Survival guide for the Kona swim

Tips to master the Ironman World Championship swim (many of which will work at other full-distance races, too!) from Sam Hume.

| October 10, 2017 | TRAINING

Photo >Frank Wechsel / spomedis

by Dr. Sam Hume

The swim start in Kona is an amazing experience. You are starting the final stage of a challenging journey that began many months, or even years, earlier and you’re amongst the best athletes in the sport, on the biggest day on the Ironman calendar. Here’s how to get the best start to your day:

So much expectation is about to be realized that there is an amazing aura of nervous energy amongst the athletes, race organizers and crowd. There are not many times in your life that you get to start a swim race alongside over 1,000 other like minded athletes (the men's age group wave will include about 1,400 competitors) – even the Lorne Pier to Pub, the world’s biggest open water swim with over 4,000 competitors, only starts swimmers in waves of 200. Thinking about the start and knowing what to expect can help to minimize the chance that you expend too much nervous energy or make a bad tactical decision on race day. I’ve raced three Ironman World Championship races – my best swim finish was fiftth fastest overall in 2006 at my first outing, but it was definitely not my best start to the race.

There is a ridiculous amount of eye candy for the guys, girls, tri-geeks and star-spotters alike. I think it is important to swim the course, see where you get in, get out, and work out your sighting, however, making this a morning ritual for the whole pre-race week will distract you from having your best day. It is really hard not to get caught up star-spotting, grabbing freebies and ogling at the newest gadget. Pretty soon it’s easy to get a bit intimidated by all of the exceptionally fit looking people with their amazing gear and set-up, not to mention the extra nerves the whole experience adds. Take it from me, swim the course once 3 days out, see the hype and then leave it. Better to focus on the important stuff (like resting) in those last few days.

Get organized, get ready and get away

On race morning, make a point of slipping in and out of transition, setting your self up quickly and then escaping to someplace (relatively) quiet. As was told to me many times, all you really have to do is pump up your tyres. There’s not much more to it than that! Do it and get out of there. Then I try and find some lawn away from the start to have a gentle stretch, link up with family and other athletes, and get my suit/HRM/sunscreen on. I don’t need to see someone sing the national anthem, watch Navy SEALs jump out of airplanes or see the pro-start. Then I’m ready to get to the start line.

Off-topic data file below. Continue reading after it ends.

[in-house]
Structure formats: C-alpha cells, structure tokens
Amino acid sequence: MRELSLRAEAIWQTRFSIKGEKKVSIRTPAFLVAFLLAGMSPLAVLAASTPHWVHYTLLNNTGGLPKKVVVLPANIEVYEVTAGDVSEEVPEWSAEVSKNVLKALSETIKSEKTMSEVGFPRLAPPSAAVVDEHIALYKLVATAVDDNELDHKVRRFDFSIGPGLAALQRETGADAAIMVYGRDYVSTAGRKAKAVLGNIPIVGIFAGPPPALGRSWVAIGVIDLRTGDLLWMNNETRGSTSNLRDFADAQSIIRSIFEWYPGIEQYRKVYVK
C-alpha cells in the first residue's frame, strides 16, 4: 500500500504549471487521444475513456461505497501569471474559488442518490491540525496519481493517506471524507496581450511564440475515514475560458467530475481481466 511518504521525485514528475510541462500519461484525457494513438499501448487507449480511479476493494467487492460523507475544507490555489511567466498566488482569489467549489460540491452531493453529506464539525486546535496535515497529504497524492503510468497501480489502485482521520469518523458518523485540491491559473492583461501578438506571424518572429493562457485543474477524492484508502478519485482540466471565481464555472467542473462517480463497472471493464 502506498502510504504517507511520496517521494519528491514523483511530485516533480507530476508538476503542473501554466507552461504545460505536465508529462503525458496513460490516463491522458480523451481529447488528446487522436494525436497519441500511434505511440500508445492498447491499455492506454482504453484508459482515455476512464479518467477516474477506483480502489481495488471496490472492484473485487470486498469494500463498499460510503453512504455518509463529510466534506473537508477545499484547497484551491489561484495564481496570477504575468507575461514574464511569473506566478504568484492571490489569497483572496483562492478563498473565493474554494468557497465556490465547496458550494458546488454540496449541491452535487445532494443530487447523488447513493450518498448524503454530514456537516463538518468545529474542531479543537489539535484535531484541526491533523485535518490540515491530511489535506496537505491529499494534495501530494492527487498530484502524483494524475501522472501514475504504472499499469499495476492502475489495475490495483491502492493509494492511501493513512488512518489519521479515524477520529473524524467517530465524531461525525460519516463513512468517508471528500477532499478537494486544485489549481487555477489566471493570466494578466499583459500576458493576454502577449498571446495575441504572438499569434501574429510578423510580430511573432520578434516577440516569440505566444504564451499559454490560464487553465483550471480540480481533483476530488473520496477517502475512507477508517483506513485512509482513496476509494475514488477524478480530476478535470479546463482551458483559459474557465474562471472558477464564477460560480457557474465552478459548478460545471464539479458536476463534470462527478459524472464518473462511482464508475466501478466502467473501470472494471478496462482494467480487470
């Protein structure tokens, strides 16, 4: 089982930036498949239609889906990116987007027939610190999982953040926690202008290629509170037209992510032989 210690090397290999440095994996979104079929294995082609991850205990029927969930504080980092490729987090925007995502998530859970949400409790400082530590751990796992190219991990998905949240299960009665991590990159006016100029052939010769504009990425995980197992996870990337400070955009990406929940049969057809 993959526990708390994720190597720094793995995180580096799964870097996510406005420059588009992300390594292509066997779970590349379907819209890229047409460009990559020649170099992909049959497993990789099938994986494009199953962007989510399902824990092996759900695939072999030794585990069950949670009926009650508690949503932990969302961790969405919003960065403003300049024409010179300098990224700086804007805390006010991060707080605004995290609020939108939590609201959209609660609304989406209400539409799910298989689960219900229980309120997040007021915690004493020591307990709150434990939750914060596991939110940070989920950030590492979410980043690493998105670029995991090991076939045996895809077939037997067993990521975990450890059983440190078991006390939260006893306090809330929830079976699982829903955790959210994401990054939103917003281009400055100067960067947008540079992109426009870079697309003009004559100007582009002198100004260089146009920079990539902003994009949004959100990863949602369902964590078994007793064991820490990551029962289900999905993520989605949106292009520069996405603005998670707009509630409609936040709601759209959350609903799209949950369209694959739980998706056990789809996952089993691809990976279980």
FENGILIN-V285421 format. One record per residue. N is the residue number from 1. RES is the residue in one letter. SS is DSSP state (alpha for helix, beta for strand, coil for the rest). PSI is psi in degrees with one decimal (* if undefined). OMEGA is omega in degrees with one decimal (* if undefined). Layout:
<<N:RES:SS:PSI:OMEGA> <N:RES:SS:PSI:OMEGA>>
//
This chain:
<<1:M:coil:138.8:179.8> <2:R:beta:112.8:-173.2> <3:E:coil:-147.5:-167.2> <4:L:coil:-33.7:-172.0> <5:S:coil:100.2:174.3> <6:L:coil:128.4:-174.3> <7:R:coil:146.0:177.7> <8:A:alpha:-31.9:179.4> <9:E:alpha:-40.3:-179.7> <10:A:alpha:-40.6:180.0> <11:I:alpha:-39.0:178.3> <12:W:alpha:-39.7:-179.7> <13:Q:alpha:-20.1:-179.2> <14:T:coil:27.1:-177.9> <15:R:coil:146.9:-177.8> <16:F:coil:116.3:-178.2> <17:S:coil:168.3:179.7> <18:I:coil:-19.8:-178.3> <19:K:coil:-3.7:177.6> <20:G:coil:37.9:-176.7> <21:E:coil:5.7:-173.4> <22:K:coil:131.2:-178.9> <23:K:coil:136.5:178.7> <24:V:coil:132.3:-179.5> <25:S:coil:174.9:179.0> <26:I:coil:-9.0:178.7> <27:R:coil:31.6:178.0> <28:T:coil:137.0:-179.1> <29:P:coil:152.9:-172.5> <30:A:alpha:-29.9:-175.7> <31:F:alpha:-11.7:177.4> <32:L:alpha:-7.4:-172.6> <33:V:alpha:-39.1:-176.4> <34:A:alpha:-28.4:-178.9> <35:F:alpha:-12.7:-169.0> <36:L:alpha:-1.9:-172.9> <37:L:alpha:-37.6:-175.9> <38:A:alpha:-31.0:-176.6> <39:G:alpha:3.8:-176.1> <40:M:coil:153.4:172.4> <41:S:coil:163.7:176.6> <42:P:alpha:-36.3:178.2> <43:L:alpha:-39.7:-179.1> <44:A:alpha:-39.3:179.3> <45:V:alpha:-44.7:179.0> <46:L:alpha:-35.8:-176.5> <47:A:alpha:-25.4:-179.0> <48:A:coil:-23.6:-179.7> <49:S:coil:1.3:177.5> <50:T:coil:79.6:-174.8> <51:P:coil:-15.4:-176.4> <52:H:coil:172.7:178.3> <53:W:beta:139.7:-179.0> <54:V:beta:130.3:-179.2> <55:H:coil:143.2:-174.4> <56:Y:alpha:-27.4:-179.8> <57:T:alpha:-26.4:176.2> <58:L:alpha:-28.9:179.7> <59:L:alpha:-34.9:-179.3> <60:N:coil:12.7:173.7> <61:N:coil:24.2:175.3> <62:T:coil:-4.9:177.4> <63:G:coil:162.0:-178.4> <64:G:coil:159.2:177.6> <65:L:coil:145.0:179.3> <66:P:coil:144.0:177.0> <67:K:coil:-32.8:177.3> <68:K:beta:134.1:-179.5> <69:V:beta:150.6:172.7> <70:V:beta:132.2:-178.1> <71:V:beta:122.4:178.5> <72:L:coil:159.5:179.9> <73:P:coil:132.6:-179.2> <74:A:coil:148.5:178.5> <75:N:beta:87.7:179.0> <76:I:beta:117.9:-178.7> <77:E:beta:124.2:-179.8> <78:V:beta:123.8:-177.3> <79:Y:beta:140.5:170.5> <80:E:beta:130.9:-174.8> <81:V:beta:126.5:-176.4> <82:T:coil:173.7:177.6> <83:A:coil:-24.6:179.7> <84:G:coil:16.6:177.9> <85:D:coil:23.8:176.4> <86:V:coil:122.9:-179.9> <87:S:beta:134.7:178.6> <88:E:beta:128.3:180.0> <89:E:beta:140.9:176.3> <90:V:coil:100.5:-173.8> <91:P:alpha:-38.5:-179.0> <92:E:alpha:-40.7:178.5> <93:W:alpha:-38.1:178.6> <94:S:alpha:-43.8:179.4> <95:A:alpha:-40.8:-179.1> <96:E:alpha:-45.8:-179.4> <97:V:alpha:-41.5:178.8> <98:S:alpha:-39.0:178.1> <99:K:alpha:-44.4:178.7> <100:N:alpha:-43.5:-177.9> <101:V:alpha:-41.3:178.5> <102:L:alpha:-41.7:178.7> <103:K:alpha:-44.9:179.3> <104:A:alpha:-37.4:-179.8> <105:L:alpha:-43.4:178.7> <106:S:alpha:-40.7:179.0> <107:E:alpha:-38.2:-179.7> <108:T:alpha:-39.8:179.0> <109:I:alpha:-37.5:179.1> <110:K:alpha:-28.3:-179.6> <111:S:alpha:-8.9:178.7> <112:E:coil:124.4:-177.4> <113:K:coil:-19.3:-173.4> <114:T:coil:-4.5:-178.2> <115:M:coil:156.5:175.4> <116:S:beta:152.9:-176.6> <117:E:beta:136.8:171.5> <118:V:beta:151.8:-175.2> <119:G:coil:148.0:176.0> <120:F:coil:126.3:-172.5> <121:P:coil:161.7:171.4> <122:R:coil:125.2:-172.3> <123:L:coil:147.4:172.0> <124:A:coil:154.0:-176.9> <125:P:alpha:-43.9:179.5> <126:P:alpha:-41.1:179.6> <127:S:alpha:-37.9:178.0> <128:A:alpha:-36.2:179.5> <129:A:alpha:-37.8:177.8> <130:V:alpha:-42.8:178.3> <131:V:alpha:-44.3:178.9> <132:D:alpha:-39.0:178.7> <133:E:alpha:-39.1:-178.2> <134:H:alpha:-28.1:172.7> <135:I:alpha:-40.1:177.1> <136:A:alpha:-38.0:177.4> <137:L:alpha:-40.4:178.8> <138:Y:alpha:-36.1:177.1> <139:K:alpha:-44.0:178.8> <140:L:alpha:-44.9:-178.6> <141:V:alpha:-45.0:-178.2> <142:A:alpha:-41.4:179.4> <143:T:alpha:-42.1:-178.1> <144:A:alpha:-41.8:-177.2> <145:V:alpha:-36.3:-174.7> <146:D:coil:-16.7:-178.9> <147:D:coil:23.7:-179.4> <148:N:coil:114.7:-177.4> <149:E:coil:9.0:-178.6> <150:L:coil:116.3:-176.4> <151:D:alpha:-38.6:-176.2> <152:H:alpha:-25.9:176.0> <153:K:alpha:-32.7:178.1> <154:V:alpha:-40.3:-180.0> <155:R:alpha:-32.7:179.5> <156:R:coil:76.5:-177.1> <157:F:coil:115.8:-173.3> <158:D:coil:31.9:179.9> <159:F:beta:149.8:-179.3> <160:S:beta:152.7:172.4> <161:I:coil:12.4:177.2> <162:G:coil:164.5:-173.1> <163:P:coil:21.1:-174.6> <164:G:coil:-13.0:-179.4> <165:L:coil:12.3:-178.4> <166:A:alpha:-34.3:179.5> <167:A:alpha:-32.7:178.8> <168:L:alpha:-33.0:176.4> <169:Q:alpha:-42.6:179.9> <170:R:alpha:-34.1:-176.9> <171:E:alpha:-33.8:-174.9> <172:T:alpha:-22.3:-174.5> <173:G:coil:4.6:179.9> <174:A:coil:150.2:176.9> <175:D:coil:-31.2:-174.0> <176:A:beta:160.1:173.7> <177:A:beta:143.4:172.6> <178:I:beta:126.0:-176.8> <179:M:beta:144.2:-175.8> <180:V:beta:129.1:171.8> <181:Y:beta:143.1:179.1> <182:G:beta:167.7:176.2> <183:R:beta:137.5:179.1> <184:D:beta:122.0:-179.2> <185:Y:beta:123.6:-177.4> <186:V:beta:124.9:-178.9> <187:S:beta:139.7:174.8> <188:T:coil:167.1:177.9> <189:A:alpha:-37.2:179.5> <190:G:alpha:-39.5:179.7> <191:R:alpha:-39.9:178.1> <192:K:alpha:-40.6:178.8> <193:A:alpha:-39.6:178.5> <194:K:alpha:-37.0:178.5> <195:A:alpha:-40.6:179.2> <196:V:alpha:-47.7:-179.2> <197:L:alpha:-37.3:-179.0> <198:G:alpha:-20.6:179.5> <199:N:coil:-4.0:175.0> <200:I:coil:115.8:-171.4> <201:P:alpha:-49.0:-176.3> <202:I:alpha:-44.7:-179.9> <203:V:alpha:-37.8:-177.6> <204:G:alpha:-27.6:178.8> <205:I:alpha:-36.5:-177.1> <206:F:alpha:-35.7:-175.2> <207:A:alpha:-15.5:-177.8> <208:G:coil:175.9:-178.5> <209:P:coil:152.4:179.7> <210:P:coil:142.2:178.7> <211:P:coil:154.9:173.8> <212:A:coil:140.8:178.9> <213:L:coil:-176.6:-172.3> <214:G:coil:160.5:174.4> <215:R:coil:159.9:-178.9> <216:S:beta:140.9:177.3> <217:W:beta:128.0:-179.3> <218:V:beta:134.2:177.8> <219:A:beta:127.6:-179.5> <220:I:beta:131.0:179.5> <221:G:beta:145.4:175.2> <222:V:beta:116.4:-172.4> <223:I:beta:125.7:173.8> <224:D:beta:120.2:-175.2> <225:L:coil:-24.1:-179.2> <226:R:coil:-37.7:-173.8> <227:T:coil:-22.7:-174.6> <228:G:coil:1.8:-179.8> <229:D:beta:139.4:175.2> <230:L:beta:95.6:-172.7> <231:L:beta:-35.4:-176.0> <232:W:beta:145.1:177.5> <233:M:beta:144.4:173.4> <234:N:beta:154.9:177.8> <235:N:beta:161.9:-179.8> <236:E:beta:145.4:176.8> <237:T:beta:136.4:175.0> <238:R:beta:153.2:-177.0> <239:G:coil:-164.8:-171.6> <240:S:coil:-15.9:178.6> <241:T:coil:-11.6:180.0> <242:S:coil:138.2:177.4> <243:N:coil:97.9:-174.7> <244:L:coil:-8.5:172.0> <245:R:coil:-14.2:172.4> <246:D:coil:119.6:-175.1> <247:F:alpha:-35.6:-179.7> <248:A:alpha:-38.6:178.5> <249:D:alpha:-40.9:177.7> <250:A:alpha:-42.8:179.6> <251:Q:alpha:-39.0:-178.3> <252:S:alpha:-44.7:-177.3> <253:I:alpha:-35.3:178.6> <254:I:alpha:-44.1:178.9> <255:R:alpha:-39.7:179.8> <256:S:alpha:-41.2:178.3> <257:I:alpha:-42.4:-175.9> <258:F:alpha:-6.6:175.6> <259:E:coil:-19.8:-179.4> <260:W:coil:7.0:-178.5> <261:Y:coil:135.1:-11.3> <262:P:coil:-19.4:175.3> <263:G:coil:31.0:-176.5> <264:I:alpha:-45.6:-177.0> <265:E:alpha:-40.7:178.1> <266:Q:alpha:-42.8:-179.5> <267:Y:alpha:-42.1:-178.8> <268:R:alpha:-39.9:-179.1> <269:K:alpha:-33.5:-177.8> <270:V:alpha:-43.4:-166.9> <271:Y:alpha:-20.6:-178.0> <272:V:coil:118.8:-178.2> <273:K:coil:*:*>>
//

Know the pre-race hype and how to minimise it

Where you choose to start the swim depends on your swimming ability and goals for the day. There will usually be fast swimmers sitting as close to the pier as possible, with a lesser number further away from that point, but still on the front of the line. There is time between the pro-start until the age-group start. During that time, old surfer-dudes on longboards paddle up and down the start line, pushing people back, telling people to get behind the line and just generally trying to hold everyone back.

Things become a real crush with five minutes to go as everyone is trying to tread water, and I can recall getting a series of firm kicks, which is not what you want when you are relying on your legs later in the day. If you are keen for a fast start, you have to suffer this and my suggestion is to get your space on the line early, make yourself as wide as possible and protect your space ruthlessly. Do not let anyone get in front of you or push your legs down just before the start. When the gun goes, the surfer-dudes simply sit up and spin their boards so their backs are to masses. One year this happened right in front of me and in near-panic I just scrambled over the front of the board before the guy could spin it. No point waiting! If your goals are less ambitious for the start, move further away from the pier and line up well behind the start line. Let’s face it, you’re going to be out there for nine to 17 hours – if a few seconds don’t really matter, save yourself the trouble.

Swimmers in the front line usually take off at an incredible pace and although I try not to swim too hard, I also don’t want to get swum over by those behind. It takes about 400 to 500 m for everything to settle down and there is usually a stand up paddler to follow if you are in the lead group. The boat that marks the turnaround is difficult to see initially so follow the line of buoys/crowd.

Work out your sighting points

Once you make the turnaround, the easiest point to sight on is two tall buildings directly behind the pier. Make sure you line these up during your practice swim and know where you are headed, especially as you approach the pier.

Wind it back

The first 15 minutes of the ride is basically uphill and it therefore pays to get your heart rate down and take it easy exiting the water and moving through transition. Thousands of people are lining the swim exit and first few km of the ride, all cheering madly – it’s easy to get carried away with the excitement and overdo the effort. There is a three to four  minute descent after your climb which is a good opportunity to get some food and drink down, tighten your shoes and settle in for the big day. Remember the draft busters are hyper-vigilant during the first 50 km, so keep your distance!

I hope these suggestions get you off to a great start. While I have discussed them in terms of the Ironman World Championship, the concepts are clearly applicable to all big races – good luck!